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Re: RSI's Priorities (was: GUI Builder...)

On 16 Nov 1998, Peter Suetterlin wrote:

> 	Brian Jackel <jackel@danlon.physics.uwo.ca> writes:
> > There does seem to be a clear distinction between people involved in 
> >  1) Research/analysis
> >  2) Development of ``production'' level code

> Brian, I do wholehartedly agree.  I'm also from group 1, and really
> don't have a need for all those fancy things.  Even widgets are a very
> rare thing for me....

  I fully agree. Me and all my colleagues are all "group 1". Although it
  does not mean that we may need well written and documented code for
  some "repetitive" analysis.

  I've been using IDL as a "scratchpad" programming environment for quick
  data manipulation and visualization, and also for fast development of
  concurrent variants of an algorithm (the final version to be coded in
  Fortran). Advantages for this wrt other s/w environments should be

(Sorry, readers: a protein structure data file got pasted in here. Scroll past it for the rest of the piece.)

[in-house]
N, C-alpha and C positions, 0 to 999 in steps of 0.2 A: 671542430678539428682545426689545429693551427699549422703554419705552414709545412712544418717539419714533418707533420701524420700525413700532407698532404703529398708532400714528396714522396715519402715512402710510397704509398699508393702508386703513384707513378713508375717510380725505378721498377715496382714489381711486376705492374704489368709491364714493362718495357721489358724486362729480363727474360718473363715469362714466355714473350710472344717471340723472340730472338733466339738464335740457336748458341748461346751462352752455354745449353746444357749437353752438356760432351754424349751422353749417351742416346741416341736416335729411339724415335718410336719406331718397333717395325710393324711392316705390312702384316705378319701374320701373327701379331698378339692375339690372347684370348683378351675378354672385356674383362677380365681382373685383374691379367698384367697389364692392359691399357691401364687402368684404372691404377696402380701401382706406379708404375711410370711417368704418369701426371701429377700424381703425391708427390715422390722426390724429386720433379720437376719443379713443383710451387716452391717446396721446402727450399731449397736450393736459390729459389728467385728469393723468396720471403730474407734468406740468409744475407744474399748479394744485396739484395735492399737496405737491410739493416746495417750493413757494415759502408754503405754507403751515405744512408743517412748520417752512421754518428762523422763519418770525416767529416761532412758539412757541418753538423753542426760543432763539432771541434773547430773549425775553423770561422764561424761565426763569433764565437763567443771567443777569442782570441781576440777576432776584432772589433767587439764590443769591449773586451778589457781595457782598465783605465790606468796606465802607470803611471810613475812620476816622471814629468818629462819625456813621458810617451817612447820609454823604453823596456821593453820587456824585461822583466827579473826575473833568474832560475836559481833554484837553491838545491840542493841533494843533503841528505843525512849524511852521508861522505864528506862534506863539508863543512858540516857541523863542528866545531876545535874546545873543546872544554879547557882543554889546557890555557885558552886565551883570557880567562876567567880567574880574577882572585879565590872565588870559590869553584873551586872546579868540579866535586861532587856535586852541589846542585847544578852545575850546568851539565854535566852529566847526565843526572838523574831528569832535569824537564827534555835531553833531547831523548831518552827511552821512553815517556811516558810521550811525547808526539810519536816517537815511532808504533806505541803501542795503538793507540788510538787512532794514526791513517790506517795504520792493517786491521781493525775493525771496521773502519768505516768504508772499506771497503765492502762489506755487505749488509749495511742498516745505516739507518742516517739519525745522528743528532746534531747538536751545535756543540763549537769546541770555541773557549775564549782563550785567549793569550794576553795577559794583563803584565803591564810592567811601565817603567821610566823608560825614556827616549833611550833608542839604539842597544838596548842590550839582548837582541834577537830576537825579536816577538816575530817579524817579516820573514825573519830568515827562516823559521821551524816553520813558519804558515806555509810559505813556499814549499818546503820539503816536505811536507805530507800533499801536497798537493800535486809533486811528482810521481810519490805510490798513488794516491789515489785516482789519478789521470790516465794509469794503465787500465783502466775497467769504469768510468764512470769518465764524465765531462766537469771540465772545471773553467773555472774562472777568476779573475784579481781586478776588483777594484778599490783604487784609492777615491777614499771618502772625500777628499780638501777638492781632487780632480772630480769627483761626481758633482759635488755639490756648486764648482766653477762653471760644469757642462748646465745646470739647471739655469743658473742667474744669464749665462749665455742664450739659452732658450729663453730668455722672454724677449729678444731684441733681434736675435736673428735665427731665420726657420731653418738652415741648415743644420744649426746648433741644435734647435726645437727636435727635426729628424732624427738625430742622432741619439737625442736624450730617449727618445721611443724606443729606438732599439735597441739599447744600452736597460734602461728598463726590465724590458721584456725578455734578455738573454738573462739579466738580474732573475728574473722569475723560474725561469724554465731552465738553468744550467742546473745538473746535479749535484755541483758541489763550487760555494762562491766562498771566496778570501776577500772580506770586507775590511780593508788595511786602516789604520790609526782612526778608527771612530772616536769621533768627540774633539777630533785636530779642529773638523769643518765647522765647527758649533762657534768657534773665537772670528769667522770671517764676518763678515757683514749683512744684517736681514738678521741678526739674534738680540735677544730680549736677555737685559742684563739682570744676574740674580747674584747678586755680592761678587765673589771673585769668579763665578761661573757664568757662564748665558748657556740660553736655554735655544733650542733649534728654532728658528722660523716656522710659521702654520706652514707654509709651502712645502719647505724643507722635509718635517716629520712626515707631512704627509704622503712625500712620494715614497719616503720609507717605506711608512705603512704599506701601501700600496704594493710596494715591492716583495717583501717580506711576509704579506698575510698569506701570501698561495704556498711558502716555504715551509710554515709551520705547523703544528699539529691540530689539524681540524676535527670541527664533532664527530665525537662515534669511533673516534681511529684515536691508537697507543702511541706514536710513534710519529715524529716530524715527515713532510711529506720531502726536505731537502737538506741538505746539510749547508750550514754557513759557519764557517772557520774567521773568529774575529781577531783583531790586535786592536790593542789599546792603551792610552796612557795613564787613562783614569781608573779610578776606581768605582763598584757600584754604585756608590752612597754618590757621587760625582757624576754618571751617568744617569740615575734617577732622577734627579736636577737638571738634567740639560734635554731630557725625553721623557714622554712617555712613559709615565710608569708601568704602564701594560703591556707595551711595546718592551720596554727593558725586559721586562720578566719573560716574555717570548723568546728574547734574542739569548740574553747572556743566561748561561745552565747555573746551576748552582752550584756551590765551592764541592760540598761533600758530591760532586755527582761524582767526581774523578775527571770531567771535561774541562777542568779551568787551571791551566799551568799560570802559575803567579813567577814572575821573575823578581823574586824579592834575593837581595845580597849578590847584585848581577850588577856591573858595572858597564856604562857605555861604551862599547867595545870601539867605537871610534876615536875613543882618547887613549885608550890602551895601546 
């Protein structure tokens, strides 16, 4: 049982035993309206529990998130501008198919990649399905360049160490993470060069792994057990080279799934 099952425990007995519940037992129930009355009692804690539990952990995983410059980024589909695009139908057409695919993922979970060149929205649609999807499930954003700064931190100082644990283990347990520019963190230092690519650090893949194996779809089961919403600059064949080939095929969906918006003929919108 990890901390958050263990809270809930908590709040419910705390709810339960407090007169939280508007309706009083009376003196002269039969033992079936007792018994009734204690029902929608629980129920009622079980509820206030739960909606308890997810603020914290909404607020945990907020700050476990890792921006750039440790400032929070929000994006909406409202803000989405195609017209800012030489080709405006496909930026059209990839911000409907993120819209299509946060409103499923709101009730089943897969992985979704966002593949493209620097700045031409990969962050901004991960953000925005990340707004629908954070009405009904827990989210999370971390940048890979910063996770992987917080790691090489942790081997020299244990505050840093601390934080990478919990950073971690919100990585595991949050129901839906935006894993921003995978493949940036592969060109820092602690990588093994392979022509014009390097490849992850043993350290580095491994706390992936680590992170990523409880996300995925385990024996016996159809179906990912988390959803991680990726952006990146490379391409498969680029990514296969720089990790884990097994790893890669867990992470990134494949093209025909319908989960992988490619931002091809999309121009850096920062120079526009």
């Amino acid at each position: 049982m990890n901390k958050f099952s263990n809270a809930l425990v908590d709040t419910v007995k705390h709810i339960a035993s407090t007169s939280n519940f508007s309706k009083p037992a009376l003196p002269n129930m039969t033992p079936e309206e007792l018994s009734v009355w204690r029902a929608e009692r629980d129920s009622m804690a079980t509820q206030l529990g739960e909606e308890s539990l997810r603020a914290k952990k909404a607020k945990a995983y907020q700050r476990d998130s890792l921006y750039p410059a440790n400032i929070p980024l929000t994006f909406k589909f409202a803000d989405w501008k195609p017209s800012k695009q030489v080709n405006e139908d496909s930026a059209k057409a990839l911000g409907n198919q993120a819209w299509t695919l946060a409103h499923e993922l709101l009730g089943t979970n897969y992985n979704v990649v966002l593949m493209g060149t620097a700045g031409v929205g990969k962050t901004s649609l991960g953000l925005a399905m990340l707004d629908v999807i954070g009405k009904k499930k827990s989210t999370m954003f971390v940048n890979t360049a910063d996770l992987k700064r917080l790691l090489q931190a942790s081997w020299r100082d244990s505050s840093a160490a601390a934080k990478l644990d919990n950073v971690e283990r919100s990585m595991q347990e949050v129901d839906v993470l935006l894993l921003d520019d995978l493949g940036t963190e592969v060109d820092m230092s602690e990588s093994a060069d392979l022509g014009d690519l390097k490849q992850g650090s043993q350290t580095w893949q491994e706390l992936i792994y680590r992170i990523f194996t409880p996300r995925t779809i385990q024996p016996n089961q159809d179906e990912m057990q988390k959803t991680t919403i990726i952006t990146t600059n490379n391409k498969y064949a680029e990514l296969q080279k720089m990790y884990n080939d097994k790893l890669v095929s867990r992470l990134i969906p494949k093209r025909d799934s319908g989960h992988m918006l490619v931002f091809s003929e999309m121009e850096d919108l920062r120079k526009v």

I've *NEVER* used widgets myself (in IDL, all my GUI programming was 
  HTML forms ... for the rest I'm quite keen on command line mode !) except
  in one instance recently, when I had to *demonstrate* a given look-and-feel
  to a colleague ... which has to do a thing in Visual Basic (external
  constraint) and is an absolute beginner with GUIs.

> Same for IDL, it looks like they want to make some sort of visual basic
> out of it.  Together with the prices, this makes me heavily think about
> switching to ANA or Midas.

  By "Midas" do you mean ESO/MIDAS ?
  Will that be still kept alive for long ?

I agree that RSI policy is scaring many people away. We ourself survive with a
few oldish (4.0) licenses and are not interested in spending lot of money for
a so called "maintenance contract" (at the moment we are keeping alive an
old workstation which was our first license manager, because it looks a waste
to spend money for a maintenance contract just to be allowed to move the
license file - for a perfectly legitimate license set - on a new machine).

We would definitely prefer to buy several low cost "basic IDL" licenses (and
do not have license contention "ehi you down the corridor, have you finished
using IDL ?") for a frozen version.

I've seen several international astronomical projects (space and ground based)
rejecting to consider IDL as their development environment ("oh yes it's
quite good, but it's commercial, it costs money, and where will it go")

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